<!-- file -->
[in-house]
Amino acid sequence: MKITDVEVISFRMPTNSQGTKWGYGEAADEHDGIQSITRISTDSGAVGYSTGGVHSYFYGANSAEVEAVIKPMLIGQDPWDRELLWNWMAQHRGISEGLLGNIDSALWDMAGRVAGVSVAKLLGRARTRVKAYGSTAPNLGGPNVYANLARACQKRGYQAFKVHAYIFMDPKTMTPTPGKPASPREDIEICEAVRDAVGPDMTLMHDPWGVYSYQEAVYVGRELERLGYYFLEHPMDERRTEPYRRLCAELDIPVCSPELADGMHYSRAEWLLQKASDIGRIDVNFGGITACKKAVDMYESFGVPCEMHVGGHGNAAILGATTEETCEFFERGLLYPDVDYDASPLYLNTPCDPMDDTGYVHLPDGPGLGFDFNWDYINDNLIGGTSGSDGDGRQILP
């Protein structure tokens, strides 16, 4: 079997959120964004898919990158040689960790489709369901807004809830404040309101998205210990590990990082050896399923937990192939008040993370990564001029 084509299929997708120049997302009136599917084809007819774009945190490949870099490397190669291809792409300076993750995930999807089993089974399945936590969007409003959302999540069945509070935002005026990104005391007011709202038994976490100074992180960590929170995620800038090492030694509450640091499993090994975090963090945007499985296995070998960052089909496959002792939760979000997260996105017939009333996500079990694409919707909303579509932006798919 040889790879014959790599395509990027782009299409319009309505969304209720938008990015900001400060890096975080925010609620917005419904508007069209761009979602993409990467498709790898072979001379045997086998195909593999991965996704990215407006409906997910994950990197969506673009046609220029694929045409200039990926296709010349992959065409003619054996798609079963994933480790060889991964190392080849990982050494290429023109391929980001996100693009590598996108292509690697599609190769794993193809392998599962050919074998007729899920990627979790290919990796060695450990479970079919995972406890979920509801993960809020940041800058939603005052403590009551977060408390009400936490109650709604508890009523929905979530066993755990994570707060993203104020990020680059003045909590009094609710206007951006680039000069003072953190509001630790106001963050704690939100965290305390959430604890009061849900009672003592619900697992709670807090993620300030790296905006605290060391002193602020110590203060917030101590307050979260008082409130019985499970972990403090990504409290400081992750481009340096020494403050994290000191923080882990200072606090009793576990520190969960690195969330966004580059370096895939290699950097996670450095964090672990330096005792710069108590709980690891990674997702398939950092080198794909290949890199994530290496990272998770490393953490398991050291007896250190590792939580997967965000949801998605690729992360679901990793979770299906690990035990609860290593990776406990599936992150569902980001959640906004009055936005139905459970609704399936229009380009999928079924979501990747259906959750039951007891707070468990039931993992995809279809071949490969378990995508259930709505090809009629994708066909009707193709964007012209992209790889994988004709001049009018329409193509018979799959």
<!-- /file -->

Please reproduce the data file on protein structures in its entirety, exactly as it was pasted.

[in-house]
Amino acid sequence: MKITDVEVISFRMPTNSQGTKWGYGEAADEHDGIQSITRISTDSGAVGYSTGGVHSYFYGANSAEVEAVIKPMLIGQDPWDRELLWNWMAQHRGISEGLLGNIDSALWDMAGRVAGVSVAKLLGRARTRVKAYGSTAPNLGGPNVYANLARACQKRGYQAFKVHAYIFMDPKTMTPTPGKPASPREDIEICEAVRDAVGPDMTLMHDPWGVYSYQEAVYVGRELERLGYYFLEHPMDERRTEPYRRLCAELDIPVCSPELADGMHYSRAEWLLQKASDIGRIDVNFGGITACKKAVDMYESFGVPCEMHVGGHGNAAILGATTEETCEFFERGLLYPDVDYDASPLYLNTPCDPMDDTGYVHLPDGPGLGFDFNWDYINDNLIGGTSGSDGDGRQILP
């Protein structure tokens, strides 16, 4: 079997959120964004898919990158040689960790489709369901807004809830404040309101998205210990590990990082050896399923937990192939008040993370990564001029 084509299929997708120049997302009136599917084809007819774009945190490949870099490397190669291809792409300076993750995930999807089993089974399945936590969007409003959302999540069945509070935002005026990104005391007011709202038994976490100074992180960590929170995620800038090492030694509450640091499993090994975090963090945007499985296995070998960052089909496959002792939760979000997260996105017939009333996500079990694409919707909303579509932006798919 040889790879014959790599395509990027782009299409319009309505969304209720938008990015900001400060890096975080925010609620917005419904508007069209761009979602993409990467498709790898072979001379045997086998195909593999991965996704990215407006409906997910994950990197969506673009046609220029694929045409200039990926296709010349992959065409003619054996798609079963994933480790060889991964190392080849990982050494290429023109391929980001996100693009590598996108292509690697599609190769794993193809392998599962050919074998007729899920990627979790290919990796060695450990479970079919995972406890979920509801993960809020940041800058939603005052403590009551977060408390009400936490109650709604508890009523929905979530066993755990994570707060993203104020990020680059003045909590009094609710206007951006680039000069003072953190509001630790106001963050704690939100965290305390959430604890009061849900009672003592619900697992709670807090993620300030790296905006605290060391002193602020110590203060917030101590307050979260008082409130019985499970972990403090990504409290400081992750481009340096020494403050994290000191923080882990200072606090009793576990520190969960690195969330966004580059370096895939290699950097996670450095964090672990330096005792710069108590709980690891990674997702398939950092080198794909290949890199994530290496990272998770490393953490398991050291007896250190590792939580997967965000949801998605690729992360679901990793979770299906690990035990609860290593990776406990599936992150569902980001959640906004009055936005139905459970609704399936229009380009999928079924979501990747259906959750039951007891707070468990039931993992995809279809071949490969378990995508259930709505090809009629994708066909009707193709964007012209992209790889994988004709001049009018329409193509018979799959």